Walter Isaacson is a New Orleans native and one of America’s most celebrated journalists, biographers, and national leaders. Isaacson is a graduate of Harvard University and Pembroke College of Oxford University and the current president and CEO of Aspen Institute, a nonpartisan educational and policy studies institute in Washington D.C. Beginning his career at The Sunday Times of London and then the New Orleans Times-Picayune, he eventually joined Time magazine, going on to become its fourteenth managing editor. In 2001, he became chairman and CEO of CNN and then president and CEO of the Aspen Institute in 2003, the position he now holds. Rumor has it that he will be relocating to New Orleans to become a history professor at Tulane University.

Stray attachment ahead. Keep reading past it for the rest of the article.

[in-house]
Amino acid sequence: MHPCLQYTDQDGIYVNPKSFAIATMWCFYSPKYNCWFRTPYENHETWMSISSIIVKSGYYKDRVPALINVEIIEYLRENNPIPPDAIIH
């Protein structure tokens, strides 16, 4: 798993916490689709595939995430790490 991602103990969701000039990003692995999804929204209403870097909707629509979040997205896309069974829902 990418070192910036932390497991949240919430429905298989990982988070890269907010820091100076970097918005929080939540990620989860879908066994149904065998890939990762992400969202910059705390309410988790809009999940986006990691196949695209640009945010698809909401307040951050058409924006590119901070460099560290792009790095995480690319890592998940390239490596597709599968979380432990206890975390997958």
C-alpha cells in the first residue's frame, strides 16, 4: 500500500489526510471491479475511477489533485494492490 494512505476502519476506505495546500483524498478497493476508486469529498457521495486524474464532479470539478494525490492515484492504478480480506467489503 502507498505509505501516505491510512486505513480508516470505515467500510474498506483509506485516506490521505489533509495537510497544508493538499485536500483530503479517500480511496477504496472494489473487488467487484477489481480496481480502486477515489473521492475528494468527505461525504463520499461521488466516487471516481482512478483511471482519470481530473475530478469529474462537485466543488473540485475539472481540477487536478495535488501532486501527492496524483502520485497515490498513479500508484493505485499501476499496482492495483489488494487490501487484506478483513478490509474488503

Isaacson has also authored multiple best-selling biographies on some of the most crucial contributors to American history. His books include The Innovators: How a Group of Hackers, Geniuses, and Geeks Created the Digital Revolution (2014), a biographical tale of the inventors of the computer, Internet, and other great technologies that we often take for granted today; Steve Jobs (2011), the record-breaking best-seller based on over forty interviews with Jobs, his friends, family, and business rivals; American Sketches (2009), an inspiring collection of essays that extracts words of wisdom from the most relevant and integral contributors to American society; Einstein: His Life and Universe (2007), an immersive exploration of Einstein’s personal, intellectual, scientific, political, and cultural life; Benjamin Franklin: An American Life (2003), an engrossing narrative about Franklin’s role in shaping America and his continued though under-cited presence in the twenty-first century; Kissinger: A Biography (1992), an in-depth exploration of the secretary of state and his tumultuous life in the public eye; and The Wise Men: Six Friends and the World They Made (1986), a co-authored book about the intellectuals who brought order to American politics following World War II and whose actions continue to majorly affect policies today.